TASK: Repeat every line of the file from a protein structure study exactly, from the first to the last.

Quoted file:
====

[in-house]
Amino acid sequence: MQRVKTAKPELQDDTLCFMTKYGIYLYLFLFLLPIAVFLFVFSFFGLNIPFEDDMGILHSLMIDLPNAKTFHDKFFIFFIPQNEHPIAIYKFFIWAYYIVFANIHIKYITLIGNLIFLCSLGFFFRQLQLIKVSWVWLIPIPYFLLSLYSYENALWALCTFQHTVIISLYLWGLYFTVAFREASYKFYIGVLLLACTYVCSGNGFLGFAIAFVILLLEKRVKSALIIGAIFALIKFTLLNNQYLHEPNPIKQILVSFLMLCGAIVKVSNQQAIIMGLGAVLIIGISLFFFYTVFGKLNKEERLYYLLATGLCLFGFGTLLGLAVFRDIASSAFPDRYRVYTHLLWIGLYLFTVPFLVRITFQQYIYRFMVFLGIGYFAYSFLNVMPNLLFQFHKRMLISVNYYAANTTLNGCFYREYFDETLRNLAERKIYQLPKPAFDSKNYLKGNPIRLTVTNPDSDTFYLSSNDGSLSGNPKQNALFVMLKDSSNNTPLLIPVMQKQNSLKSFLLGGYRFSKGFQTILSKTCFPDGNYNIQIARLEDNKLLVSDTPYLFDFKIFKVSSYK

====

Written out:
[in-house]
Amino acid sequence: MQRVKTAKPELQDDTLCFMTKYGIYLYLFLFLLPIAVFLFVFSFFGLNIPFEDDMGILHSLMIDLPNAKTFHDKFFIFFIPQNEHPIAIYKFFIWAYYIVFANIHIKYITLIGNLIFLCSLGFFFRQLQLIKVSWVWLIPIPYFLLSLYSYENALWALCTFQHTVIISLYLWGLYFTVAFREASYKFYIGVLLLACTYVCSGNGFLGFAIAFVILLLEKRVKSALIIGAIFALIKFTLLNNQYLHEPNPIKQILVSFLMLCGAIVKVSNQQAIIMGLGAVLIIGISLFFFYTVFGKLNKEERLYYLLATGLCLFGFGTLLGLAVFRDIASSAFPDRYRVYTHLLWIGLYLFTVPFLVRITFQQYIYRFMVFLGIGYFAYSFLNVMPNLLFQFHKRMLISVNYYAANTTLNGCFYREYFDETLRNLAERKIYQLPKPAFDSKNYLKGNPIRLTVTNPDSDTFYLSSNDGSLSGNPKQNALFVMLKDSSNNTPLLIPVMQKQNSLKSFLLGGYRFSKGFQTILSKTCFPDGNYNIQIARLEDNKLLVSDTPYLFDFKIFKVSSYK